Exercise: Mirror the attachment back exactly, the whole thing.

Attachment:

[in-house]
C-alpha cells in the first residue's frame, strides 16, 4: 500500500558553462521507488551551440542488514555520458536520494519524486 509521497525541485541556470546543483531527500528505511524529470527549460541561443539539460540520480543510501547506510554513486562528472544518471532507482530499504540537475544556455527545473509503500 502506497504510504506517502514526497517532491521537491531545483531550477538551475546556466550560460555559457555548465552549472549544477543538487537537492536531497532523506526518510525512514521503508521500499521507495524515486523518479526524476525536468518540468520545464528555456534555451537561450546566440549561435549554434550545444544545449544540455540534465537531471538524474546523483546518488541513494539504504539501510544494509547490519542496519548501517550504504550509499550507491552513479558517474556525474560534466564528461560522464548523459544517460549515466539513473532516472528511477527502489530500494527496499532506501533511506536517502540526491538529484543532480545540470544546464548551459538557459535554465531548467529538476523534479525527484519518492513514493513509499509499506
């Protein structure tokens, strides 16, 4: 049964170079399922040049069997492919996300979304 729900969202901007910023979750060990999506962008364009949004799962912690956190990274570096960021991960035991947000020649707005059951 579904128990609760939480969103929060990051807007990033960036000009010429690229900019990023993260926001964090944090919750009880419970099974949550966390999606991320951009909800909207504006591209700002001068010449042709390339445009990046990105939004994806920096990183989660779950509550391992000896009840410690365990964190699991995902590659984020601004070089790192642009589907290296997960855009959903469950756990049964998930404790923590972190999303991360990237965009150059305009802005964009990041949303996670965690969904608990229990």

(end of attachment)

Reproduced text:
[in-house]
C-alpha cells in the first residue's frame, strides 16, 4: 500500500558553462521507488551551440542488514555520458536520494519524486 509521497525541485541556470546543483531527500528505511524529470527549460541561443539539460540520480543510501547506510554513486562528472544518471532507482530499504540537475544556455527545473509503500 502506497504510504506517502514526497517532491521537491531545483531550477538551475546556466550560460555559457555548465552549472549544477543538487537537492536531497532523506526518510525512514521503508521500499521507495524515486523518479526524476525536468518540468520545464528555456534555451537561450546566440549561435549554434550545444544545449544540455540534465537531471538524474546523483546518488541513494539504504539501510544494509547490519542496519548501517550504504550509499550507491552513479558517474556525474560534466564528461560522464548523459544517460549515466539513473532516472528511477527502489530500494527496499532506501533511506536517502540526491538529484543532480545540470544546464548551459538557459535554465531548467529538476523534479525527484519518492513514493513509499509499506
């Protein structure tokens, strides 16, 4: 049964170079399922040049069997492919996300979304 729900969202901007910023979750060990999506962008364009949004799962912690956190990274570096960021991960035991947000020649707005059951 579904128990609760939480969103929060990051807007990033960036000009010429690229900019990023993260926001964090944090919750009880419970099974949550966390999606991320951009909800909207504006591209700002001068010449042709390339445009990046990105939004994806920096990183989660779950509550391992000896009840410690365990964190699991995902590659984020601004070089790192642009589907290296997960855009959903469950756990049964998930404790923590972190999303991360990237965009150059305009802005964009990041949303996670965690969904608990229990």